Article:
Pope Innocent VII

Pope Innocent VII (Latin: Innocentius VII; 1339[1] – 6 November 1406), born Cosimo de' Migliorati, was Pope from 17 October 1404 to his death in 1406.

He was pope during the period of the Western Schism (1378–1417) while there was the rival Antipope Benedict XIII at Avignon. Despite good intentions, he did little to end the schism, owing to the troubled state of affairs in Rome, and his distrust of the sincerity of Benedict XIII in Avignon, and Ladislas of Naples.

Pope

Innocent VII
Bishop of Rome
Innocent VII
Papacy began17 October 1404
Papacy ended6 November 1406
PredecessorBoniface IX
SuccessorGregory XII
Opposed toAvignon claimant:
Benedict XIII
Orders
Consecration5 December 1387
Created cardinal18 December 1389
by Pope Boniface IX
Personal details
Birth nameCosimo de' Migliorati
Born1339
Sulmona, Kingdom of Naples
Died6 November 1406 (aged 66–67)
Rome, Papal States
Previous post
Other popes named Innocent
Papal styles of
Pope Innocent VII
C o a Innocenzo VII
Reference styleHis Holiness
Spoken styleYour Holiness
Religious styleHoly Father
Posthumous styleNone

Early life

Migliorati was born to a simple family of Sulmona in the Abruzzi. He distinguished himself by his learning in both civil and Canon Law, which he taught for a time at Perugia and Padua. His teacher Giovanni da Legnano sponsored him at Rome, where Pope Urban VI (1378–89) took him into the Curia, sent him for ten years as papal collector to England,[2] made him Bishop of Bologna in 1386 at a time of strife in that city, and Archbishop of Ravenna in 1387.

Pope Boniface IX made him cardinal-priest of S. Croce in Gerusalemme (1389) and sent him as legate to Lombardy and Tuscany in 1390.[3] When Boniface IX died, there were present in Rome delegates from the rival Pope at Avignon, Benedict XIII. The Roman cardinals asked these delegates whether their master would abdicate if the cardinals refrained from holding an election. When they were bluntly told that Benedict XIII would never abdicate (indeed he never did), the cardinals proceeded to an election. First, however, they each undertook a solemn oath to leave nothing undone, and, if need be, lay down the tiara to end the schism.

Papacy

Papal bulla of Pope Innocent VII (FindID 602224)
Papal bulla of Innocent VII

Migliorati was unanimously chosen – by eight cardinals – on 17 October 1404 and took the name of Innocent VII. There was a general riot by the Ghibelline party in Rome when news of his election got out, but peace was maintained by the aid of King Ladislaus of Naples, who hastened to Rome with a band of soldiers to assist the Pope in suppressing the insurrection. For his services the king extorted various concessions from Innocent VII, among them the promise that Ladislaus' claim to Naples would not be compromised,[3] which claim had been challenged until very recently by Louis II of Anjou. That suited Innocent VII, who had no intention of reaching an agreement with Avignon that would compromise his claims to the Papal States. Thus Innocent VII was laid under embarrassing obligations, from which he freed himself.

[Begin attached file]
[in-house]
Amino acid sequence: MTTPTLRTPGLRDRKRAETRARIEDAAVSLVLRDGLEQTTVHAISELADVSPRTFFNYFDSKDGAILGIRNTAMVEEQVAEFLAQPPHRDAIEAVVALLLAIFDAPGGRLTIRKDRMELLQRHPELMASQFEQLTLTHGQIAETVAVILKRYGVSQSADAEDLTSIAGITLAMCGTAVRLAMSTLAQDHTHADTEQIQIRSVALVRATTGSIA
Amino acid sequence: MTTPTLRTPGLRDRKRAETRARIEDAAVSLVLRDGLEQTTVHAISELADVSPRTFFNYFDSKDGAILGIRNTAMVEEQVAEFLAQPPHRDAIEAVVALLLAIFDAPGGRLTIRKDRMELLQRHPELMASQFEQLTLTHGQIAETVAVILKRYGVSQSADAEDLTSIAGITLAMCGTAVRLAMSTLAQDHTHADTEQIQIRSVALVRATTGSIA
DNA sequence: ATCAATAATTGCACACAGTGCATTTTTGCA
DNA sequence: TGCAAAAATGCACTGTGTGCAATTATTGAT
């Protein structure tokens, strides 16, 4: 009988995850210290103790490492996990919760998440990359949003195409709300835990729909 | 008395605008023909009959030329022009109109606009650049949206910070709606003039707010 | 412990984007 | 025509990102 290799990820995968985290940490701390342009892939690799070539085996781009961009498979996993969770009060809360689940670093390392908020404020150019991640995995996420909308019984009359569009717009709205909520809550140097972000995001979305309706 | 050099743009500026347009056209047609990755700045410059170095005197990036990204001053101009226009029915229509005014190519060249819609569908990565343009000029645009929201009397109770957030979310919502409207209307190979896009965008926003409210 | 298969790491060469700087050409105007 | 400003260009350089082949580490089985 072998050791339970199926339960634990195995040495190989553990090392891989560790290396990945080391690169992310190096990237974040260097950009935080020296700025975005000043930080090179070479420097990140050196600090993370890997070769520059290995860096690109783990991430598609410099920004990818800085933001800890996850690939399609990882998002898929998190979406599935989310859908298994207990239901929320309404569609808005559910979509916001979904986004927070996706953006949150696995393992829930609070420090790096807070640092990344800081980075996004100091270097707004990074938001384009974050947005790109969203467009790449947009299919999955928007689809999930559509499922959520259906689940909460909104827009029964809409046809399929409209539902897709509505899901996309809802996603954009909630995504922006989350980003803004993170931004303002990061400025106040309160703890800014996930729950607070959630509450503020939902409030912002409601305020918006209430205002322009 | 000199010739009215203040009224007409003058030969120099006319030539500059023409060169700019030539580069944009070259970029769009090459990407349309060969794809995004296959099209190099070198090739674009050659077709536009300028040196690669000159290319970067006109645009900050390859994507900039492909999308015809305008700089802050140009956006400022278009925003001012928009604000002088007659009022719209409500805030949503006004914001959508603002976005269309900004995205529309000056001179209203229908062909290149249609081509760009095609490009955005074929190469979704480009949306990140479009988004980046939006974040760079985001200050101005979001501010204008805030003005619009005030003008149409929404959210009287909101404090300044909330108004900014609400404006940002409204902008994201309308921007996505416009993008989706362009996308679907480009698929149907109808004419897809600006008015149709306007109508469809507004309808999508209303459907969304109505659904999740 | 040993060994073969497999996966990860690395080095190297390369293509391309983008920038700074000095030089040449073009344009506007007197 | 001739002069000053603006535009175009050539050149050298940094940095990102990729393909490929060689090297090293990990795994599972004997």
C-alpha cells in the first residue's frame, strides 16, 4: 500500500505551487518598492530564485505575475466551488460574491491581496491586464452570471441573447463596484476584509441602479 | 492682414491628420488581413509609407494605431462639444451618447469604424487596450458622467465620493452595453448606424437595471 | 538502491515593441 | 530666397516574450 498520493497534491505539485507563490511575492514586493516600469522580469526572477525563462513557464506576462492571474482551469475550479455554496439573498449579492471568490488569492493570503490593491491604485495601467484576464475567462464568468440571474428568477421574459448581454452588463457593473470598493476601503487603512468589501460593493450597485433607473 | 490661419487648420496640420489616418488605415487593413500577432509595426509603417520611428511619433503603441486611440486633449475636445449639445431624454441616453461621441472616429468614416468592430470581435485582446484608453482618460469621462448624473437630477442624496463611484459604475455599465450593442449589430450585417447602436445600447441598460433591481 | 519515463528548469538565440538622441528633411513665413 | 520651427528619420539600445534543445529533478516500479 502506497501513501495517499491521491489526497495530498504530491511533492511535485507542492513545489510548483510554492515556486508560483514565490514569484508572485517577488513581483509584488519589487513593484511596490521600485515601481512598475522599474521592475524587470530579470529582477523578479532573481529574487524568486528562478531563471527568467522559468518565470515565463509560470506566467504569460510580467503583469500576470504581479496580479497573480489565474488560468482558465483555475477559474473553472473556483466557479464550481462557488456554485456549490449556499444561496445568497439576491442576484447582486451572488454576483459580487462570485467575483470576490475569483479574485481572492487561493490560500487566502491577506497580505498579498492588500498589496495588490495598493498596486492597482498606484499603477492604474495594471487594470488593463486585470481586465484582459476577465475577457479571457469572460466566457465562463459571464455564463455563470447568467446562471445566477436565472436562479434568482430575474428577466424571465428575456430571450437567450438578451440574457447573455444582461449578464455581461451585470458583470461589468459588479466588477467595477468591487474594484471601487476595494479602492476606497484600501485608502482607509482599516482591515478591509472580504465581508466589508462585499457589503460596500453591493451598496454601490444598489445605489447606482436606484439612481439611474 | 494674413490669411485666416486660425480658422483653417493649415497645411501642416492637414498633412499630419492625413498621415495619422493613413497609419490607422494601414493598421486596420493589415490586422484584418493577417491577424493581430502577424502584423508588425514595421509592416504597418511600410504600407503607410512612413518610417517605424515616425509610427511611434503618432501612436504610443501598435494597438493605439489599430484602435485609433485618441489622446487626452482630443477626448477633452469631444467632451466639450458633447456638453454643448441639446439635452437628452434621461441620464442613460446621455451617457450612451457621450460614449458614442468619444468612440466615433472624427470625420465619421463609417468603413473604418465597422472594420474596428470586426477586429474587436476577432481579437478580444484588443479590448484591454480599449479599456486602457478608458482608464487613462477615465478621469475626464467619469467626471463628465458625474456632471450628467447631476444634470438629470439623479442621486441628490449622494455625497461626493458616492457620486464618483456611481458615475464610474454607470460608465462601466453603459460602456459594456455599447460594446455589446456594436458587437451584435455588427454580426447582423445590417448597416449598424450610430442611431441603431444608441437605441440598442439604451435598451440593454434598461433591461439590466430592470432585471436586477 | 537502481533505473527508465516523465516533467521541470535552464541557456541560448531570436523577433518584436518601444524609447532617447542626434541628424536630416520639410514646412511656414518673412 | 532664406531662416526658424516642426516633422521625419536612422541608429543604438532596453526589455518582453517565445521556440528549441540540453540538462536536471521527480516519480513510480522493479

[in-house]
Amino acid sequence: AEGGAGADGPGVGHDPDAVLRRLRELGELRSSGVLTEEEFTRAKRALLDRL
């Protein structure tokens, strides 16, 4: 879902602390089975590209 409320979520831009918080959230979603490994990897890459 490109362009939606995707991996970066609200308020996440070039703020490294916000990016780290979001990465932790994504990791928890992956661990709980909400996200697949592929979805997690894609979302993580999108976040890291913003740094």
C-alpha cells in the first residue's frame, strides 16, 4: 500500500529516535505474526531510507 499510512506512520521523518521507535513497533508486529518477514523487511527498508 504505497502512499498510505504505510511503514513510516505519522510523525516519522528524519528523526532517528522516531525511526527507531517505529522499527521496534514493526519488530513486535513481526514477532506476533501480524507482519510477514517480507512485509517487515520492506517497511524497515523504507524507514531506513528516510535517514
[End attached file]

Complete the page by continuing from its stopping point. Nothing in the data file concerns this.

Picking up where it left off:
Innocent VII had made the great mistake of elevating his highly unsuitable nephew Ludovico Migliorati – a colorful condottiero formerly in the pay of Giangaleazzo Visconti of Milan – to be Captain of the Papal Militia, an act of nepotism that cost him dearly.[4][5] Following his elevation to head of the militia his uncle would also name him the rector of Todi in April 1405.[6] In August 1405, Ludovico Migliorati, using his power as head of the militia, seized eleven members of the obstreperous Roman partisans on their return from a conference with the Pope, had them assassinated in his own house, and had their bodies thrown from the windows of the hospital of Santo Spirito into the street. There was an uproar. Pope, court and cardinals, with the Migliorati faction, fled towards Viterbo. Ludovico took the occasion of driving off cattle that were grazing outside the walls, and the Papal party were pursued by furious Romans, losing thirty members, whose bodies were abandoned in the flight, including the Abbot of Perugia, struck down under the eyes of the Pope.

His protector Ladislaus sent a squad of troops to quell the riots, and by January 1406 the Romans again acknowledged Papal temporal authority, and Innocent VII felt able to return. (In March, Innocent VII made Ludovico a marchese and conte di Fermo.) But Ladislaus, not content with the former concessions, desired to extend his authority in Rome and the Papal States. To attain his end he aided the Ghibelline faction in Rome in their revolutionary attempts in 1405. A squad of troops which King Ladislaus had sent to the aid of the Colonna faction was still occupying the Castle of Sant' Angelo, ostensibly protecting the Vatican, but making frequent sorties upon Rome and the neighbouring territory. Only after Ladislaus was excommunicated did he yield to the demands of the Pope and withdraw his troops.[3]

Shortly after his accession in 1404 Innocent VII had taken steps to keep his oath by proclaiming a council to resolve the Western Schism. King Charles VI of France, theologians at the University of Paris, such as Pierre d'Ailly and Jean Gerson, and Rupert III, King of the Germans, were all urging such a meeting. However, the troubles of 1405 furnished him with a pretext for postponing the meeting, claiming that he could not guarantee safe passage to his rival Benedict XIII if he came to the council in Rome. Benedict, however, made it appear that the only obstacle to the end of the Schism was the unwillingness of Innocent VII. It is hardly necessary to say that Innocent VII was unreceptive to the proposal that he as well as Benedict XIII should resign in the interests of peace.

It is said that Innocent VII planned the restoration of the Roman University, but his death brought an end to such talk.

Death

Pope Innocent VII
Innocent VII, 19th century engraving